Wednesday, August 21, 2013

Youth Vote: 2012 and the Future

"Washington live[s] in an era of Democratic triumphalism. . . Democrats . . . are convinced that their destiny is almost upon them. To be sure, they thought that before, in 2008, and that turned out to be incorrect. But ultimately, they expect changing U.S. demographics to deliver the sort of rock-solid control of the political process that they enjoyed between 1932 and 1968."

--Megan McArdle, “Bloomberg”

Democrats are the big government party. Those happily and directly dependent upon big government represent Democrats’ core strength. But the big government core can’t hold power on their own; they depend upon more marginal voters who favor Democrats over Republicans, even as Republicans offer the prospect of a stronger, more prosperous economy.

In 2012, Obama skillfully held three demographic groups--minorities, unmarried women, and youth-- to his side against Romney, in the face of a poor economy adversely affecting each group.  “Democratic triumphalism” is the belief that Hillary Clinton will ride to the White House in 2016 on the backs of even more votes from unmarried women, minorities, and youth.

Unmarried women, for sure. We have examined the role of minorities in Obama’s 2012 victory, and tied it in part to Obama’s being our first nonwhite president ever. We now turn to youth and their role--last year and in the future. How do youth feel about Democrats today?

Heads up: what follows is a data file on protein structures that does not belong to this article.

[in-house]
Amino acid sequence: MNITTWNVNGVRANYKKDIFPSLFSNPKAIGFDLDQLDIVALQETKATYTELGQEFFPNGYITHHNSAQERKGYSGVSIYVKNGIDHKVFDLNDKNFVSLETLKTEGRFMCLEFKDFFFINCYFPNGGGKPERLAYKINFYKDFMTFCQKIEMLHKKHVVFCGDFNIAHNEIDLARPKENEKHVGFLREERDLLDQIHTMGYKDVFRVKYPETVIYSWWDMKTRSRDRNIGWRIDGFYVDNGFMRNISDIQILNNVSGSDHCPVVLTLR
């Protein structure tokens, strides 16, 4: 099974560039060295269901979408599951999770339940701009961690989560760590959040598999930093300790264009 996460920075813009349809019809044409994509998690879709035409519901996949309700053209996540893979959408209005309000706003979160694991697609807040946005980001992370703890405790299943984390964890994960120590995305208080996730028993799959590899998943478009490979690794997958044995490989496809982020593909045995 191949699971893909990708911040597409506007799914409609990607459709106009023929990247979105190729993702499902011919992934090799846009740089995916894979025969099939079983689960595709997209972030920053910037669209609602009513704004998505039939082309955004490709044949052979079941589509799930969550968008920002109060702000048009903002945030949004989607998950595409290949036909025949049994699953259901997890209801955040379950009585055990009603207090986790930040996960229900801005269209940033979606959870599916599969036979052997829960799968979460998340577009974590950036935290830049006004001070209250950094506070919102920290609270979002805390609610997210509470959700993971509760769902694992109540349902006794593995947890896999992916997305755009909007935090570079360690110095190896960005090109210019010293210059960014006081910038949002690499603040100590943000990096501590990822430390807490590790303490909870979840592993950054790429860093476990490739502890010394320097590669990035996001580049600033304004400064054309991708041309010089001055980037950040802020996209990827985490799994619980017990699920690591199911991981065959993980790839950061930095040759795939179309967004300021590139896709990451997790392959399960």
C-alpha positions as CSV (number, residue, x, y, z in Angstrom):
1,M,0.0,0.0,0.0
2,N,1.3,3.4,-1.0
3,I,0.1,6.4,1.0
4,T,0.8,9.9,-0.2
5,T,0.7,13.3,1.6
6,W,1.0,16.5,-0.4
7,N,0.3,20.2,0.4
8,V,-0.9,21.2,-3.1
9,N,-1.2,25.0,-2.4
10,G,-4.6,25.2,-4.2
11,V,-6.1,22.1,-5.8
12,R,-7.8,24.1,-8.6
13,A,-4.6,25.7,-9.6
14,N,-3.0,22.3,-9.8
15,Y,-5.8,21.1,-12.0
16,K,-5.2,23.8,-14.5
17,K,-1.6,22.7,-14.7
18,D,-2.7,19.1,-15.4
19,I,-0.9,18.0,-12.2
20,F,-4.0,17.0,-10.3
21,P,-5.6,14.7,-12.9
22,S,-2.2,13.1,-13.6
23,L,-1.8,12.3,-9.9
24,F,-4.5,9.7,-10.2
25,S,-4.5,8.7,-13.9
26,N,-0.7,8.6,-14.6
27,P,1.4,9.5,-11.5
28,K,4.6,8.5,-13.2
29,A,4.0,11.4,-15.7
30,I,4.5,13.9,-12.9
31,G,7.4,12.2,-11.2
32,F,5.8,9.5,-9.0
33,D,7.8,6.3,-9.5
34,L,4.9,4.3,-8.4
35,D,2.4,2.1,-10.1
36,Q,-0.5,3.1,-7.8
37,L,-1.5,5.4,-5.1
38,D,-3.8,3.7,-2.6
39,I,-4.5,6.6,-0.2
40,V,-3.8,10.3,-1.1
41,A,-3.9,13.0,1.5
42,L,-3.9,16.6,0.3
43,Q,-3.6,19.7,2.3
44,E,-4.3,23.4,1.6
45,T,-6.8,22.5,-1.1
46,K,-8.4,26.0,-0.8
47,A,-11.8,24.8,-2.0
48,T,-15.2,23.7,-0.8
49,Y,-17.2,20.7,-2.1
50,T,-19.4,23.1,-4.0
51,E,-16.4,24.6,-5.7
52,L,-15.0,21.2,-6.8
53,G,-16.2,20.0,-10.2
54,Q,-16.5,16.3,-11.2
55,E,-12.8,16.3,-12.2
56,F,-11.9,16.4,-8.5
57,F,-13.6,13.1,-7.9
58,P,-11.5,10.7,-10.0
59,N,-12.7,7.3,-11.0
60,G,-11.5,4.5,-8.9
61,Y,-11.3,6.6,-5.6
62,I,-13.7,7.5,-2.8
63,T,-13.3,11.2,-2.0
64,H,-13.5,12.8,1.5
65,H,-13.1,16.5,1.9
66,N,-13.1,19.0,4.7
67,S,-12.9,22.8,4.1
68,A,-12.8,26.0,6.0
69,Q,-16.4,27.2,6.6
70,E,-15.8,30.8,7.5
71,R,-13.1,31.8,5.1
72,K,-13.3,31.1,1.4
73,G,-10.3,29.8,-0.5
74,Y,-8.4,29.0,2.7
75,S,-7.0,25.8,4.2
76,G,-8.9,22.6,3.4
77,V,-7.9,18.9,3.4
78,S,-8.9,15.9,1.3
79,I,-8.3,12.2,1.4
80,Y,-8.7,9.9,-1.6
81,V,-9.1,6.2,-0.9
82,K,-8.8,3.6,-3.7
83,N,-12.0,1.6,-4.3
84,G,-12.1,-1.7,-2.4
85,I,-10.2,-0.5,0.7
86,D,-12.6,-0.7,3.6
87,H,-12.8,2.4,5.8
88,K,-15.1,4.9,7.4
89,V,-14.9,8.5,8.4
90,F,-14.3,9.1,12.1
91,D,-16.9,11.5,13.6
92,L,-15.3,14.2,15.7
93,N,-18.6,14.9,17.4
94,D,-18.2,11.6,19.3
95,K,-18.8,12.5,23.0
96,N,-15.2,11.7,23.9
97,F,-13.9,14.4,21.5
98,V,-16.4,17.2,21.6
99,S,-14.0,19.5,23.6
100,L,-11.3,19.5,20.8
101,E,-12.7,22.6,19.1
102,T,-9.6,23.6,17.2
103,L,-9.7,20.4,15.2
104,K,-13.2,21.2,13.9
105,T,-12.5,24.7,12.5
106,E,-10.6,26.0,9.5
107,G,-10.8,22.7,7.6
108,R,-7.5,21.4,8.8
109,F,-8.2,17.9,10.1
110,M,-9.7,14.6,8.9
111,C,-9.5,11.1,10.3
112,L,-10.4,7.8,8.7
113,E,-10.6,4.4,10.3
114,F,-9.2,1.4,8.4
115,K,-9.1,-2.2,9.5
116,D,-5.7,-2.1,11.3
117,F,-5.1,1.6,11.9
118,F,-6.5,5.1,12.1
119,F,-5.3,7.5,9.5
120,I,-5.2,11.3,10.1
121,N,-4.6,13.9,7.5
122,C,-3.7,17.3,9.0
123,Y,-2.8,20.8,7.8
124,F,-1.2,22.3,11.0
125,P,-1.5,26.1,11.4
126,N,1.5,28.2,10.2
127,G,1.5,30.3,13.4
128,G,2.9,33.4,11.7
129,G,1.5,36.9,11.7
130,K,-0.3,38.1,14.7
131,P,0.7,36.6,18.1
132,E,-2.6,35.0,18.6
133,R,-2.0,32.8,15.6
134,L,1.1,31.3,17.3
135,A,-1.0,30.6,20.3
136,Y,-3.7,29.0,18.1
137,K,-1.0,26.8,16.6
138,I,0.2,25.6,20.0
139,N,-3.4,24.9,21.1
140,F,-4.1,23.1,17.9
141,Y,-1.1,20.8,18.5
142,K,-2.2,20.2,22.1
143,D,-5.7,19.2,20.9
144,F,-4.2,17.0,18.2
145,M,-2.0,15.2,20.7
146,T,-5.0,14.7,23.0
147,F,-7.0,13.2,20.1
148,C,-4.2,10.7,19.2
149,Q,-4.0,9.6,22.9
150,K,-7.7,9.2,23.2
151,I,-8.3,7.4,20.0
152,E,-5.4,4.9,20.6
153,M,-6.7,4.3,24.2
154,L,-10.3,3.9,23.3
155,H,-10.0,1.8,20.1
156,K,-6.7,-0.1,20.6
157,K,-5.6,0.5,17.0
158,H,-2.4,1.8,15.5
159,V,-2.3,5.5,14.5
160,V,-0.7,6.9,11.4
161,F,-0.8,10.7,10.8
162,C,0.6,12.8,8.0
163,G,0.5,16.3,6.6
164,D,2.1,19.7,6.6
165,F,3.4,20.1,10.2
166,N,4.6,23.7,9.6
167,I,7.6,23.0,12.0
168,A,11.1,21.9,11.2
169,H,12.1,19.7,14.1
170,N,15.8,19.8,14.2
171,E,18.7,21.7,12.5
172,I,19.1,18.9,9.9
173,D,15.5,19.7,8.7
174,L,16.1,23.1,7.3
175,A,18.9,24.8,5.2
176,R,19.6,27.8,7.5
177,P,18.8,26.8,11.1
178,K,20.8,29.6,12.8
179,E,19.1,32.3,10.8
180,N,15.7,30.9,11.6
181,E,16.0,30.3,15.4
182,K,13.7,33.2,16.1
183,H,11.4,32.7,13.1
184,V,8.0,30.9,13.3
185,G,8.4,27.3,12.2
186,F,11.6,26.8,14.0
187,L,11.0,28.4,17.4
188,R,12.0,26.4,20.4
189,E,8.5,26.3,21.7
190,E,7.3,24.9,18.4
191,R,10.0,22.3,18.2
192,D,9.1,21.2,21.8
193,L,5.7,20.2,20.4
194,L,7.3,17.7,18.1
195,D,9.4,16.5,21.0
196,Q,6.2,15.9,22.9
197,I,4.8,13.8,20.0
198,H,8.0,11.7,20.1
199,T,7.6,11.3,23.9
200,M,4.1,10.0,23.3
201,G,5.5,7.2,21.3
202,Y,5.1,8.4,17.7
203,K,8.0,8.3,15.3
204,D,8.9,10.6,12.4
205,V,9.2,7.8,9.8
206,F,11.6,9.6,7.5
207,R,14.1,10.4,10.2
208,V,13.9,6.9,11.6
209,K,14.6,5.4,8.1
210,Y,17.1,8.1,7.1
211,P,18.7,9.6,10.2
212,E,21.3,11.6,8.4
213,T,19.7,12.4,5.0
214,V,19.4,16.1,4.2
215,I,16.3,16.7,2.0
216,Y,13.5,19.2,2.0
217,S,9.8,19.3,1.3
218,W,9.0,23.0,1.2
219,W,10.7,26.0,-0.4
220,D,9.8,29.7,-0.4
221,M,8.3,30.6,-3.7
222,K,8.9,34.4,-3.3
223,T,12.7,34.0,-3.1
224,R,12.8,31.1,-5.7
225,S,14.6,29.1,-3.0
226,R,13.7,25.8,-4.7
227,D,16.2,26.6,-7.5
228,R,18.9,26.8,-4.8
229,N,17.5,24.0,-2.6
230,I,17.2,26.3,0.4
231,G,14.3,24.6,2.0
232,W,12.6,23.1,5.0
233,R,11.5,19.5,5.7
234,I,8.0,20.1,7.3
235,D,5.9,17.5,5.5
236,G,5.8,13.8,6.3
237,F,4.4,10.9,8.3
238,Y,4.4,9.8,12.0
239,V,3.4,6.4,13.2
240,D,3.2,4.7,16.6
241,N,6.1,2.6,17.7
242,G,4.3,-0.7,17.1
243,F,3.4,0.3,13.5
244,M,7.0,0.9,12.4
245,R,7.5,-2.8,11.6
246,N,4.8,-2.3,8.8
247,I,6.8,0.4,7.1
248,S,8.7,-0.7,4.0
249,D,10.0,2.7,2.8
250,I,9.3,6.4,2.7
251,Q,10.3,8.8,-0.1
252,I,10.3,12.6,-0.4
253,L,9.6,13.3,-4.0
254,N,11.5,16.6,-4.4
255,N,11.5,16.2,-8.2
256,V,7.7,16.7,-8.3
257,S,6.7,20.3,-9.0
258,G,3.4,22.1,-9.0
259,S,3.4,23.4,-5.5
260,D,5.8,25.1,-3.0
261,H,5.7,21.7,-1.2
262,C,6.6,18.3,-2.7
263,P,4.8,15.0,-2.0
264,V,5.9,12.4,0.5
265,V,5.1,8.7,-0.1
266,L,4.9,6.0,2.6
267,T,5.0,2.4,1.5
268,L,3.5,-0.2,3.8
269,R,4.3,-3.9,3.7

One can read concern in the voice of progressive Ezra Klein, pleading in “Bloomberg" for youth to support Obamacare by signing up for health insurance that offers them few immediate benefits:
young, healthy rich people will need a functional system in the future when they become older, sicker or poorer. So even for those least in need, health-insurance premiums are an investment--not in someone else's future, but in their own. Only a cramped and narrow view of self-interest assumes that the status quo lasts forever.
Obamacare represents a challenge for young people, but nothing compared to that offered by college expenses. Businessweek’s Karen Weise gets at the roadblocks rising costs put in the path of ordinary college applicants and their families:
debt [is] a spiraling problem for colleges: As they raise tuition, more families need aid to afford school. Students take out more debt, but colleges also respond by offering more aid, which then increases the college’s costs. . .colleges are increasingly directing their aid to wealthier families—who need it least—in a bid to increase revenue and raise their prestige (though it doesn’t necessarily fetch smarter students).
the credit rating of a school generally correlates to how competitive a college is, and the more competitive schools use grants, endowments, and gifts to offset costs. Schools rated AAA get about a quarter of their income from tuition, but less competitive schools with the lowest ratings depend on tuition to make up more than three-quarters of their revenue. There [are] calls for states to kick in more support for public colleges after years of declining state funds forced big tuition increases[--f]rom 2008 to 2013, state support fell almost 11%.